Roald Dahl, the British author of macabre short stories and light-hearted children's tales such as "Charlie and the

Chocolate Factory," died Friday, his agent said.Dahl, who was 74, died at John Radcliffe Hospital, where he was admitted on Nov. 12 with an undisclosed infection, his agent Murray Pollinger said.

Dahl wrote nine books of short stories, including "Kiss, Kiss," three novels, 19 children's books and numerous screenplays and scripts for television. Last year, his total paperback sales in Britain topped 2.3 million copies.

His 1964 "Charlie and the Chocolate Factory" was adapted for film as "Willy Wonka and the Chocolate Factory." Dahl also wrote the screenplays for Ian Fleming's "Chitty-Chitty-Bang-Bang" and Fleming's James Bond thriller, "You Only Live Twice."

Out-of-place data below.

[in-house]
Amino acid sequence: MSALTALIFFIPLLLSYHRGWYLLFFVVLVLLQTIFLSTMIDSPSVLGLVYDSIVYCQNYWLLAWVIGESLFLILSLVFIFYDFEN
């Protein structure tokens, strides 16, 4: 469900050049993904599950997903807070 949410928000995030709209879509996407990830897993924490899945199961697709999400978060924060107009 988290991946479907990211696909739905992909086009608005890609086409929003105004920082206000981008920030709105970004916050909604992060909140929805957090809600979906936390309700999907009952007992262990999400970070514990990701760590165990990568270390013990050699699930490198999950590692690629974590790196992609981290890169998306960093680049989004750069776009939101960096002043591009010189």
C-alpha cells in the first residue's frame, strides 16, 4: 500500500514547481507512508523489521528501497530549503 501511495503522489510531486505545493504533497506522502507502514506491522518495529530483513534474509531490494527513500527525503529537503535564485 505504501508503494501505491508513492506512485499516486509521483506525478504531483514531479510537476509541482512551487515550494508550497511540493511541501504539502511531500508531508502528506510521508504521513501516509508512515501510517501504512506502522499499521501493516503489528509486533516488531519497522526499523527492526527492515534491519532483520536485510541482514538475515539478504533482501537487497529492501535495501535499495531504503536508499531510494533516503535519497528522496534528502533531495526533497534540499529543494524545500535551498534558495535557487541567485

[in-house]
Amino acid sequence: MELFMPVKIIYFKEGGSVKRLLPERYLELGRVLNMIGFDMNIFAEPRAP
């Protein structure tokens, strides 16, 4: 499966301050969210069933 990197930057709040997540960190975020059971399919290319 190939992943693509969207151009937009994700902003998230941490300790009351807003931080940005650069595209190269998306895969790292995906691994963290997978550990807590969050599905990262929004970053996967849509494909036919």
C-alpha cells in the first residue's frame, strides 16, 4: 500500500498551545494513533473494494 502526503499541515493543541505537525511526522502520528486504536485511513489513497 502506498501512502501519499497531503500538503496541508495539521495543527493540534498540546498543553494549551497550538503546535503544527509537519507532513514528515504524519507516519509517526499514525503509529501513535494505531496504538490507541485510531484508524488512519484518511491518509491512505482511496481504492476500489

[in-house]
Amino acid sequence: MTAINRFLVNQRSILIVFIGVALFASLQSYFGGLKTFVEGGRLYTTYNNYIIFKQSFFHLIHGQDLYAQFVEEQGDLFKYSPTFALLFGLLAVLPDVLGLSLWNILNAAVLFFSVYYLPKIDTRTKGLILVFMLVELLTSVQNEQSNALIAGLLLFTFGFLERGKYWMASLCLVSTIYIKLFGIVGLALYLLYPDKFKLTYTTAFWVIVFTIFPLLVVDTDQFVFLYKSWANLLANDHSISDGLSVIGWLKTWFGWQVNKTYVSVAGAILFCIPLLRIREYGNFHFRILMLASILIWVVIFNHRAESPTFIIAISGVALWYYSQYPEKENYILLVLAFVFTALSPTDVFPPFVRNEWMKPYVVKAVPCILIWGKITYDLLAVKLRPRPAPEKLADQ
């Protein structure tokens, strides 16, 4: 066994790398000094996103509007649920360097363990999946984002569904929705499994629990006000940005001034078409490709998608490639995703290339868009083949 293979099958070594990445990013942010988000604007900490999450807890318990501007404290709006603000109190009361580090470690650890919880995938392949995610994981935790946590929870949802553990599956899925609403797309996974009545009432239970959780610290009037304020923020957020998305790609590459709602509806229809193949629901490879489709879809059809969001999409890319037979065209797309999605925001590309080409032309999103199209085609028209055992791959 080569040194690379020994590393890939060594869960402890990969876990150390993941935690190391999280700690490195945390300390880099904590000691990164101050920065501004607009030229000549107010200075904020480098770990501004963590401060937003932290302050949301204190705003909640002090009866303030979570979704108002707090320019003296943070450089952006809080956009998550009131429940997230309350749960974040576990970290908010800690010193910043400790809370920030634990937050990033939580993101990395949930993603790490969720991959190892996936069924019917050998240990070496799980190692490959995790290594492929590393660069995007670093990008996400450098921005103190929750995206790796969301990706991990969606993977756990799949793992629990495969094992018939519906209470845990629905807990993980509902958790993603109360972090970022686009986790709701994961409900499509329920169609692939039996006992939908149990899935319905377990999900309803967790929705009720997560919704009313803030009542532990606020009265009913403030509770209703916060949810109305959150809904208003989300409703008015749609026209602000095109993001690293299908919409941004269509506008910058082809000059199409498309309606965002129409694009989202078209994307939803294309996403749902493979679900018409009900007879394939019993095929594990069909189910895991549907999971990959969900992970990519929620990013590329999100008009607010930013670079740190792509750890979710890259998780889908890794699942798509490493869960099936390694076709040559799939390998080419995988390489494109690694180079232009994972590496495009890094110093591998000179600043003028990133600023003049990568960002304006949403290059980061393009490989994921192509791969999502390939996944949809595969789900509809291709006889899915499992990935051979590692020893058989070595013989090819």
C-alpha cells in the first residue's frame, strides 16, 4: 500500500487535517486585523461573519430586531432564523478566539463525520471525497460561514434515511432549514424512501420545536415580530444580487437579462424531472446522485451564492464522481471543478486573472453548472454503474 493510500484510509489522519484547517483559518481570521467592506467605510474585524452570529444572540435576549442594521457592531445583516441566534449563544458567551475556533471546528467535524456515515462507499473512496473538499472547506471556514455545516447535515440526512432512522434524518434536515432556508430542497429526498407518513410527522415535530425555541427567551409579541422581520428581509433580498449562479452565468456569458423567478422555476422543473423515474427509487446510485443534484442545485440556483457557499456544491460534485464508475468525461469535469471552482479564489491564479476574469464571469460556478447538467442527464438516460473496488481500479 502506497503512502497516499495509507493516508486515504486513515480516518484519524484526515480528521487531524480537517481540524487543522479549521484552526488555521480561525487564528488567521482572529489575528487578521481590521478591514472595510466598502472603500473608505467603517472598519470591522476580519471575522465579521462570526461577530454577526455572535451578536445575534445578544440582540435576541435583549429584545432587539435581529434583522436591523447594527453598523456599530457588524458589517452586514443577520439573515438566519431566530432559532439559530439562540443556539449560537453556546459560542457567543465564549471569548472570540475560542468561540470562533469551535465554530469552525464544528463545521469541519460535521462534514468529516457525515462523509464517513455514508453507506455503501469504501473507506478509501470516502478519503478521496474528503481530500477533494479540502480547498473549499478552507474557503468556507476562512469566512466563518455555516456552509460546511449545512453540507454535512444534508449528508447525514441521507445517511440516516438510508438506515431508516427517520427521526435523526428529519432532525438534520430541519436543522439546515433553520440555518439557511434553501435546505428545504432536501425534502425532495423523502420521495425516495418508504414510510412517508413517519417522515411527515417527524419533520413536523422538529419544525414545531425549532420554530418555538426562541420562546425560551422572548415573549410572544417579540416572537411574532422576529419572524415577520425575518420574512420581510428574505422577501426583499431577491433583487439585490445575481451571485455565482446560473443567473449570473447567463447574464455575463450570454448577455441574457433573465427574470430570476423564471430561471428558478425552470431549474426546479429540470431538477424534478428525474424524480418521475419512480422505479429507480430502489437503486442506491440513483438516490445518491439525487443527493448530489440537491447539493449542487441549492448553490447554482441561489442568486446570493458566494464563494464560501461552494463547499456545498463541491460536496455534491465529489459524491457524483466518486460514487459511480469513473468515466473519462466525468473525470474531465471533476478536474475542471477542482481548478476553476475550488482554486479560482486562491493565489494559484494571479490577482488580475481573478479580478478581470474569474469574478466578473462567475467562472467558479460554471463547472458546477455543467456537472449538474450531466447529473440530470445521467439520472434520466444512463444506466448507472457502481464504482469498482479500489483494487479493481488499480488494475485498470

Dahl married American actress Patricia Neal in 1953 and helped her recover from a series of strokes in the mid-1960s that threatened her ability to speak. They were divorced in 1983 and he married Felicity Ann Crosland.

Dahl said his secret in his children's tales was that he entered a conspiracy with children against adults. He was also known for his unnerving short stories.

"I never knew him, but I was a great admirer of his," said Theodor Geisel, or "Dr. Seuss," in a telephone interview from his California home. "He wrote excellent children's books and I was very interested in his short stories for adults."

Dahl worked for a number of children's charities and recently donated the manuscript and copyright of his story "The Vicar of Nibbleswicke" to the British Dyslexia Institute.